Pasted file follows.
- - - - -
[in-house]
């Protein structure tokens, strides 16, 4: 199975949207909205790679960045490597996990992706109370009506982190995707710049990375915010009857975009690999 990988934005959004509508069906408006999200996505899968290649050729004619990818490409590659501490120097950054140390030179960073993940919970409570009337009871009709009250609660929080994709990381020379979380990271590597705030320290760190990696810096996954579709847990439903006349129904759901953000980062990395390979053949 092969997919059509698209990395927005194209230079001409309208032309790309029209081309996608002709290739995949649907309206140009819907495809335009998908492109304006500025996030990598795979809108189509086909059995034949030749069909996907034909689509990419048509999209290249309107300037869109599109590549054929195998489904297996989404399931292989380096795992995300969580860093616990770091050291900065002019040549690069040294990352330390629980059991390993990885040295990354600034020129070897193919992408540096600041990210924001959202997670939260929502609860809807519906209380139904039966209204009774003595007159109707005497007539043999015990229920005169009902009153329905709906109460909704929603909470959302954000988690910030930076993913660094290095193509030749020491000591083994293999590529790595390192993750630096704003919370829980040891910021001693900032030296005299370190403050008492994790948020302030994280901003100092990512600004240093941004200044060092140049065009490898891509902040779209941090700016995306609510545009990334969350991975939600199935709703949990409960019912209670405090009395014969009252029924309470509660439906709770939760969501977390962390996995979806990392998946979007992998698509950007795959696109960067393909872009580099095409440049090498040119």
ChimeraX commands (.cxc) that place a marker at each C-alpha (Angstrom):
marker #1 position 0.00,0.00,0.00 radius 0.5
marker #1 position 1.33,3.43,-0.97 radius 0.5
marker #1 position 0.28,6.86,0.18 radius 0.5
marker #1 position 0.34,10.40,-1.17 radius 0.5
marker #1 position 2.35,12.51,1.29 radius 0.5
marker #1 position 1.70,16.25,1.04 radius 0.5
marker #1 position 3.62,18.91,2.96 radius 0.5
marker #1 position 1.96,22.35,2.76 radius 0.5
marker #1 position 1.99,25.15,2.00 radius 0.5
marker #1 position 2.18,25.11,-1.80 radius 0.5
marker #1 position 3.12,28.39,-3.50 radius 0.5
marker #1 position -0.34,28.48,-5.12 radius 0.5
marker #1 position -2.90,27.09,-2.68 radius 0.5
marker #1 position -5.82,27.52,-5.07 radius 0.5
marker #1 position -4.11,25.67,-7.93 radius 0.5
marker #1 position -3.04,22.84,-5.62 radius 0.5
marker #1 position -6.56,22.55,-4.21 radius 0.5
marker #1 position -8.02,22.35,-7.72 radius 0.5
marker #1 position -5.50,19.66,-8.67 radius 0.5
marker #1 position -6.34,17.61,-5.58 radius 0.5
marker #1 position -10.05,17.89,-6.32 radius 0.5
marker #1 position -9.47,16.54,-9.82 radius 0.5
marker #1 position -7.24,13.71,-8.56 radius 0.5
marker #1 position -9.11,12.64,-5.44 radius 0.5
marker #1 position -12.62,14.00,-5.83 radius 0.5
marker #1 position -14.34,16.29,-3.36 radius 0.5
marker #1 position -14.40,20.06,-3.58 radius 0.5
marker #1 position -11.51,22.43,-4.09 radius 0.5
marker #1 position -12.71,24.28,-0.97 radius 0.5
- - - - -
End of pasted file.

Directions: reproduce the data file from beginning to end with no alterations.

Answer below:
[in-house]
């Protein structure tokens, strides 16, 4: 199975949207909205790679960045490597996990992706109370009506982190995707710049990375915010009857975009690999 990988934005959004509508069906408006999200996505899968290649050729004619990818490409590659501490120097950054140390030179960073993940919970409570009337009871009709009250609660929080994709990381020379979380990271590597705030320290760190990696810096996954579709847990439903006349129904759901953000980062990395390979053949 092969997919059509698209990395927005194209230079001409309208032309790309029209081309996608002709290739995949649907309206140009819907495809335009998908492109304006500025996030990598795979809108189509086909059995034949030749069909996907034909689509990419048509999209290249309107300037869109599109590549054929195998489904297996989404399931292989380096795992995300969580860093616990770091050291900065002019040549690069040294990352330390629980059991390993990885040295990354600034020129070897193919992408540096600041990210924001959202997670939260929502609860809807519906209380139904039966209204009774003595007159109707005497007539043999015990229920005169009902009153329905709906109460909704929603909470959302954000988690910030930076993913660094290095193509030749020491000591083994293999590529790595390192993750630096704003919370829980040891910021001693900032030296005299370190403050008492994790948020302030994280901003100092990512600004240093941004200044060092140049065009490898891509902040779209941090700016995306609510545009990334969350991975939600199935709703949990409960019912209670405090009395014969009252029924309470509660439906709770939760969501977390962390996995979806990392998946979007992998698509950007795959696109960067393909872009580099095409440049090498040119």
ChimeraX commands (.cxc) that place a marker at each C-alpha (Angstrom):
marker #1 position 0.00,0.00,0.00 radius 0.5
marker #1 position 1.33,3.43,-0.97 radius 0.5
marker #1 position 0.28,6.86,0.18 radius 0.5
marker #1 position 0.34,10.40,-1.17 radius 0.5
marker #1 position 2.35,12.51,1.29 radius 0.5
marker #1 position 1.70,16.25,1.04 radius 0.5
marker #1 position 3.62,18.91,2.96 radius 0.5
marker #1 position 1.96,22.35,2.76 radius 0.5
marker #1 position 1.99,25.15,2.00 radius 0.5
marker #1 position 2.18,25.11,-1.80 radius 0.5
marker #1 position 3.12,28.39,-3.50 radius 0.5
marker #1 position -0.34,28.48,-5.12 radius 0.5
marker #1 position -2.90,27.09,-2.68 radius 0.5
marker #1 position -5.82,27.52,-5.07 radius 0.5
marker #1 position -4.11,25.67,-7.93 radius 0.5
marker #1 position -3.04,22.84,-5.62 radius 0.5
marker #1 position -6.56,22.55,-4.21 radius 0.5
marker #1 position -8.02,22.35,-7.72 radius 0.5
marker #1 position -5.50,19.66,-8.67 radius 0.5
marker #1 position -6.34,17.61,-5.58 radius 0.5
marker #1 position -10.05,17.89,-6.32 radius 0.5
marker #1 position -9.47,16.54,-9.82 radius 0.5
marker #1 position -7.24,13.71,-8.56 radius 0.5
marker #1 position -9.11,12.64,-5.44 radius 0.5
marker #1 position -12.62,14.00,-5.83 radius 0.5
marker #1 position -14.34,16.29,-3.36 radius 0.5
marker #1 position -14.40,20.06,-3.58 radius 0.5
marker #1 position -11.51,22.43,-4.09 radius 0.5
marker #1 position -12.71,24.28,-0.97 radius 0.5